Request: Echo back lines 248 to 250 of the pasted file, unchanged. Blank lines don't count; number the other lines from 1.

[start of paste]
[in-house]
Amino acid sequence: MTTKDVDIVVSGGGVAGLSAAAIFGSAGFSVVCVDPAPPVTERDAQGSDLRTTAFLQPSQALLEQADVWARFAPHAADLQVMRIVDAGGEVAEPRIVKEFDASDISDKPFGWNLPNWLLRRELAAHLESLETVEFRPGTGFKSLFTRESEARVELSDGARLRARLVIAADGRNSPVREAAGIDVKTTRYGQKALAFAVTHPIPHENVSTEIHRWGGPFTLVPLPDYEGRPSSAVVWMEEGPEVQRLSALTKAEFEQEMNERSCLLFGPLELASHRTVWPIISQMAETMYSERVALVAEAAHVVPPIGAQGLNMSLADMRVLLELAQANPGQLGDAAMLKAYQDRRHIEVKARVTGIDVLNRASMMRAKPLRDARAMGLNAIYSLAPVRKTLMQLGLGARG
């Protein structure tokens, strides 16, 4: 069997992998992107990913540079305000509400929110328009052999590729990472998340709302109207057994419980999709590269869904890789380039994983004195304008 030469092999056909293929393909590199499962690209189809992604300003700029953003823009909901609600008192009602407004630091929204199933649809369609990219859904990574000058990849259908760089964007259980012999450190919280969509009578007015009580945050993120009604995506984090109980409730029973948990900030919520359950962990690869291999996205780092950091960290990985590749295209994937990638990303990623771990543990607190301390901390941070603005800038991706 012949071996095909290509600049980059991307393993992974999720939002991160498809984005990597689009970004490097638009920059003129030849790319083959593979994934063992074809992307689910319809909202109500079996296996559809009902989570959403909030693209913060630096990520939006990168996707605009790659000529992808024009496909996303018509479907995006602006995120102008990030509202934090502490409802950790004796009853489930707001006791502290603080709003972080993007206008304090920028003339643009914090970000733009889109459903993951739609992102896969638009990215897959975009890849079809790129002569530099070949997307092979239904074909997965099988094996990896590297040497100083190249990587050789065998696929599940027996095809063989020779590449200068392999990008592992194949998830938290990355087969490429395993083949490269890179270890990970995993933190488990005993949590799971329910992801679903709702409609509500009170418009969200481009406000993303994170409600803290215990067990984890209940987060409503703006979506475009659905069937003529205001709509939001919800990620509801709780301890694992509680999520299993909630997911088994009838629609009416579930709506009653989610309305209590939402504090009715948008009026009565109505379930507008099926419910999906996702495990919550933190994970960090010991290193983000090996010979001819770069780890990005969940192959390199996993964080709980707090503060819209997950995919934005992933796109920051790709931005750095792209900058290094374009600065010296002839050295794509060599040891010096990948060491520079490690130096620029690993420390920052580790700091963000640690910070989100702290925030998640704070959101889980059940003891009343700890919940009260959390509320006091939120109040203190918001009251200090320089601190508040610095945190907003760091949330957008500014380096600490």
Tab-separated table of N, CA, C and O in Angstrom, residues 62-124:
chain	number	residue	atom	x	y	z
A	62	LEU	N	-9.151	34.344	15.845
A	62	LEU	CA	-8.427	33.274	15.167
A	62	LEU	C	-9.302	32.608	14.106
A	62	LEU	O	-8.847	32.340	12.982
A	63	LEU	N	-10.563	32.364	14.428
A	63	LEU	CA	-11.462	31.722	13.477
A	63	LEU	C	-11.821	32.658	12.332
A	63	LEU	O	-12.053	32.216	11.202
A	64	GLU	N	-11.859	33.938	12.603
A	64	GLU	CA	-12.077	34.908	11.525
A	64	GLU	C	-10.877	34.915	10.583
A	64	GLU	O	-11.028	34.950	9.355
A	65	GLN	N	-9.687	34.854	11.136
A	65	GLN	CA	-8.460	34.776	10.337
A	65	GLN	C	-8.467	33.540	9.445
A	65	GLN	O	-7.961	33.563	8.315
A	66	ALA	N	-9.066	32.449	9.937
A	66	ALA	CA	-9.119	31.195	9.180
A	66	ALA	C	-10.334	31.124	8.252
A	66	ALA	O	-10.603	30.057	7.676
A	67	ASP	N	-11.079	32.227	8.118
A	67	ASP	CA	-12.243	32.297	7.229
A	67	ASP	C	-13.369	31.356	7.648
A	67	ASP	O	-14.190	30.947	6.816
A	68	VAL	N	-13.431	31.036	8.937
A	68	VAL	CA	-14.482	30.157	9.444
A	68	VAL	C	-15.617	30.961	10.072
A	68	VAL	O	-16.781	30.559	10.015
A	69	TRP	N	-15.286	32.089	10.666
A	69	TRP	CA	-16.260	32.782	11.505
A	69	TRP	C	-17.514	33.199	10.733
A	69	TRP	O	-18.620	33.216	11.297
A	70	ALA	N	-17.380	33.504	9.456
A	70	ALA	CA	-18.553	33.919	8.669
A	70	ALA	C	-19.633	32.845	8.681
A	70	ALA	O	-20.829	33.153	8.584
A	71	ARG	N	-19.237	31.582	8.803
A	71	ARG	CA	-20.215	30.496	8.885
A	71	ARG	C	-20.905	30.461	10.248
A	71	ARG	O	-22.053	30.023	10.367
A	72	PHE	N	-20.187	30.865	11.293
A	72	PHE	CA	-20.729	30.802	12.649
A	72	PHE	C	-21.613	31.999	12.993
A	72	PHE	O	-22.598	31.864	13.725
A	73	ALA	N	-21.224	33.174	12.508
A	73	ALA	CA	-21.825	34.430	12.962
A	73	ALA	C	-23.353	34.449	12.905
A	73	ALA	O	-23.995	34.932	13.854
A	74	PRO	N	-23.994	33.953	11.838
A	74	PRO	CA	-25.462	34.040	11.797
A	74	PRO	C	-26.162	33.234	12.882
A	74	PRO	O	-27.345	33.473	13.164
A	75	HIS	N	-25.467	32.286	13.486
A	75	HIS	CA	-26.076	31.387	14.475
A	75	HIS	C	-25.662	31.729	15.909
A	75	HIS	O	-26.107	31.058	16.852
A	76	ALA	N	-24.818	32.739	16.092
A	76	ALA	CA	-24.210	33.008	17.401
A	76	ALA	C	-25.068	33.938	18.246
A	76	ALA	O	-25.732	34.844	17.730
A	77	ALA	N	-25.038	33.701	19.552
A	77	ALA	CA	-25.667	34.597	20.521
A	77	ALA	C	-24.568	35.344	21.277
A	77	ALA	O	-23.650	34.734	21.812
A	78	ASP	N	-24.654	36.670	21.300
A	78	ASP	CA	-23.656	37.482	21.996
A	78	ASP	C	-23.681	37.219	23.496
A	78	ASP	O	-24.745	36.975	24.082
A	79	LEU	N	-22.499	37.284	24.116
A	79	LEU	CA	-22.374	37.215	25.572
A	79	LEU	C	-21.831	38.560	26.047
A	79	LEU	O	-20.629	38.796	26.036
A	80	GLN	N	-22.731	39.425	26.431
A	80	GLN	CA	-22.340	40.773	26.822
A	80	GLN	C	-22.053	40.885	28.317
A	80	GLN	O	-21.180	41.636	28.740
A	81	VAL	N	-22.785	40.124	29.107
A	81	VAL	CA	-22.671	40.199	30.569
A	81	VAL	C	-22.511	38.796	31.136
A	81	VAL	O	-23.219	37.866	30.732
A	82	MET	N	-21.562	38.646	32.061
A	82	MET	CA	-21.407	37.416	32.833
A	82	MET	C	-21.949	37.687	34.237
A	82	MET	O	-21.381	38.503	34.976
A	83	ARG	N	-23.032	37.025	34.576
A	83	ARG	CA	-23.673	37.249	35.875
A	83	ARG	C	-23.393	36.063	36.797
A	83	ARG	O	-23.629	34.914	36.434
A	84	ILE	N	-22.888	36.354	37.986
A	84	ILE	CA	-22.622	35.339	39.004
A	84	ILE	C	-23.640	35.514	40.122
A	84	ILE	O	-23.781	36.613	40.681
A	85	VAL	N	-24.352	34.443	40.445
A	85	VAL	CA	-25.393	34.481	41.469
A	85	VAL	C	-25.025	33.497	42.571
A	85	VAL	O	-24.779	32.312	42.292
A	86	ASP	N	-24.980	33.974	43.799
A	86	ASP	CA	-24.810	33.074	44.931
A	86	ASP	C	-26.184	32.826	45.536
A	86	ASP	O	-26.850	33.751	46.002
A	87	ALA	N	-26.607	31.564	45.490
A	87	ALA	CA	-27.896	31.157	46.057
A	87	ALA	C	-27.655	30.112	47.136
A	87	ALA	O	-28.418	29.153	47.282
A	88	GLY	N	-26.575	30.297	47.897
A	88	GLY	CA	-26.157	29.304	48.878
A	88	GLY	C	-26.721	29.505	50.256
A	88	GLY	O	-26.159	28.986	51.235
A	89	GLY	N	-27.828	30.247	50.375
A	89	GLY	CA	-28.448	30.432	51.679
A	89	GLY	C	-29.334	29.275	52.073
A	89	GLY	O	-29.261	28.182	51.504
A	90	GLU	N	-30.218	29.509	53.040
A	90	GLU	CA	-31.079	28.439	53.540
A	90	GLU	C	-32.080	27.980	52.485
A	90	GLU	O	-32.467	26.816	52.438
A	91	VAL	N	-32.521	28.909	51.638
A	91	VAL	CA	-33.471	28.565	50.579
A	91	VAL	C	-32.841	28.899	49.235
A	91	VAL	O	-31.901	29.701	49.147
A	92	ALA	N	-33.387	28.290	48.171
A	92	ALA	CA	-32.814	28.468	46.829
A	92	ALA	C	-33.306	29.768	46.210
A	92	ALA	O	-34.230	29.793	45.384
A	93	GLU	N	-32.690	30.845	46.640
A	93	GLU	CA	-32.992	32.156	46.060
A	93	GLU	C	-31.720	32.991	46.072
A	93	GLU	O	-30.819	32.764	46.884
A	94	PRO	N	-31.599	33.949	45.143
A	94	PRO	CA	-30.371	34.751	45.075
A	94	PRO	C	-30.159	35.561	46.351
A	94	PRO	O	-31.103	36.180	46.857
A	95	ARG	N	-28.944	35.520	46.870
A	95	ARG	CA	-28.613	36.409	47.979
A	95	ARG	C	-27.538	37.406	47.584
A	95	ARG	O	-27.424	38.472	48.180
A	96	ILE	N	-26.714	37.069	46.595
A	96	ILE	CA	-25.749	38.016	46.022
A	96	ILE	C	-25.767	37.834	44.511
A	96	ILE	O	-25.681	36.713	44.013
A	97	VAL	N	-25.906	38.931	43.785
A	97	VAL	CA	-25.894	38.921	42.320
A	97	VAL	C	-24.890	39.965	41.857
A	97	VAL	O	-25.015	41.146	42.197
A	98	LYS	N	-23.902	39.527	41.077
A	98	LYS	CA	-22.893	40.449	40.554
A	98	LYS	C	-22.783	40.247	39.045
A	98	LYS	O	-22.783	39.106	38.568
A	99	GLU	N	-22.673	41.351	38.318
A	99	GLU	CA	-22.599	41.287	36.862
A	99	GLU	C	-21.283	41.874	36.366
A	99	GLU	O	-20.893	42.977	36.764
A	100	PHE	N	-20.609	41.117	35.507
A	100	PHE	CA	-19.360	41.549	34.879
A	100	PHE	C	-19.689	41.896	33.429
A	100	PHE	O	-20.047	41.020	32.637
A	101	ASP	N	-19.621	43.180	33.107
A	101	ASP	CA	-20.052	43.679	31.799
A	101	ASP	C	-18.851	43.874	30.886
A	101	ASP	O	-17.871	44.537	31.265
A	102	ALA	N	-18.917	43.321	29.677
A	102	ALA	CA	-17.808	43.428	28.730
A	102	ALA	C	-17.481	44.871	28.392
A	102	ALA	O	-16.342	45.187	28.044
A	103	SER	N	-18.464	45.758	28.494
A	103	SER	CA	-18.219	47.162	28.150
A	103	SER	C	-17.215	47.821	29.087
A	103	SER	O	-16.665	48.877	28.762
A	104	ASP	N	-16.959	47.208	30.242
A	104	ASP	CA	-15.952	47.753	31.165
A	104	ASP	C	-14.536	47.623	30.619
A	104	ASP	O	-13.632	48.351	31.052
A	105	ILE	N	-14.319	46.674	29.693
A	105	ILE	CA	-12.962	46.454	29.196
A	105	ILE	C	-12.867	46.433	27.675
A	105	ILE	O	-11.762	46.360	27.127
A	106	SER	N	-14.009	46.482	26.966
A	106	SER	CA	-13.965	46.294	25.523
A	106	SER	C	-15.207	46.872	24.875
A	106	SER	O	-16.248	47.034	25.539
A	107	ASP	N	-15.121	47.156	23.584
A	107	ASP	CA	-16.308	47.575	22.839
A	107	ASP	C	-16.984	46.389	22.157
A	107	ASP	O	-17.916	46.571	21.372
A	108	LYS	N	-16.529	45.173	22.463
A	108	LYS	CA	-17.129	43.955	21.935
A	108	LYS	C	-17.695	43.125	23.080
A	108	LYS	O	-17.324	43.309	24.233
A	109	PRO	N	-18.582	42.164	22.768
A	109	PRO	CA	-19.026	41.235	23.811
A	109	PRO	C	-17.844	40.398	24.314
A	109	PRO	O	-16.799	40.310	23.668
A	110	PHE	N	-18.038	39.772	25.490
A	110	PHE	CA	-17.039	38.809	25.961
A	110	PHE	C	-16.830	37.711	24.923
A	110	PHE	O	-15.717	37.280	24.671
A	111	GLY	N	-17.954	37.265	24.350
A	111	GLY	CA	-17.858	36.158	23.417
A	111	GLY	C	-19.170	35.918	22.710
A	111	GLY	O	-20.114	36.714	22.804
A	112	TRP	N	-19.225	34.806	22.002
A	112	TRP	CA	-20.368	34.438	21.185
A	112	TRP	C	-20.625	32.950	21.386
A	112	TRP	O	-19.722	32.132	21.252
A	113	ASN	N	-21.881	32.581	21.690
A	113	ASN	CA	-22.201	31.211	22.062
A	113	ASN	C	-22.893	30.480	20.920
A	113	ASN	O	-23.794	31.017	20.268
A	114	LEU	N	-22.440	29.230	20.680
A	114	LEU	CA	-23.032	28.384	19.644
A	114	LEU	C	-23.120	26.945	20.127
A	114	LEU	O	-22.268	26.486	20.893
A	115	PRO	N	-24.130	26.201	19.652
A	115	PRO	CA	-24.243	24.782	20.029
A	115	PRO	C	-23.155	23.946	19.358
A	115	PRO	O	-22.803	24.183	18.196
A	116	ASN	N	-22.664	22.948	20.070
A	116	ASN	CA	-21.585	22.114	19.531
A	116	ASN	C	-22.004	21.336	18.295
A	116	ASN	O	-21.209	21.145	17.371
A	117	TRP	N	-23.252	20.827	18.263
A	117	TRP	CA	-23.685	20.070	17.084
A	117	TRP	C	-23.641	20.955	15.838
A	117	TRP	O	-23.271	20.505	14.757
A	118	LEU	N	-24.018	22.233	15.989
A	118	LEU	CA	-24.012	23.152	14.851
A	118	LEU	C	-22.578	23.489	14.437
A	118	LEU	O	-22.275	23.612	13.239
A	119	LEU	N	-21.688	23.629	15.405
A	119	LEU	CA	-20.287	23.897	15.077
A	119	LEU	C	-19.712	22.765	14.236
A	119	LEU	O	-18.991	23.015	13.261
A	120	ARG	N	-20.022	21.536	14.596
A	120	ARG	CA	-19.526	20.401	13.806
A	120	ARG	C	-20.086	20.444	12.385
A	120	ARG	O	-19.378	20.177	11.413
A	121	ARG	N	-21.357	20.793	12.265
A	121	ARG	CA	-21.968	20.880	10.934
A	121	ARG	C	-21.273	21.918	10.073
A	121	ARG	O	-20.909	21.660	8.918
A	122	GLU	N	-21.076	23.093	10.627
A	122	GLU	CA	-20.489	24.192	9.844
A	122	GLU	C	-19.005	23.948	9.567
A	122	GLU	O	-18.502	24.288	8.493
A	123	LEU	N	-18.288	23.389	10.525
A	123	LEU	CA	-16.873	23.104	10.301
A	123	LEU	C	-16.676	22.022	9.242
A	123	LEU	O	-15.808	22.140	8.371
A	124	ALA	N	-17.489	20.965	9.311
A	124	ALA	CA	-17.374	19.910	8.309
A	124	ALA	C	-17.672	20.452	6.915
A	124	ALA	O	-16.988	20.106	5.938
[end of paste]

A	122	GLU	C	-19.005	23.948	9.567
A	122	GLU	O	-18.502	24.288	8.493
A	123	LEU	N	-18.288	23.389	10.525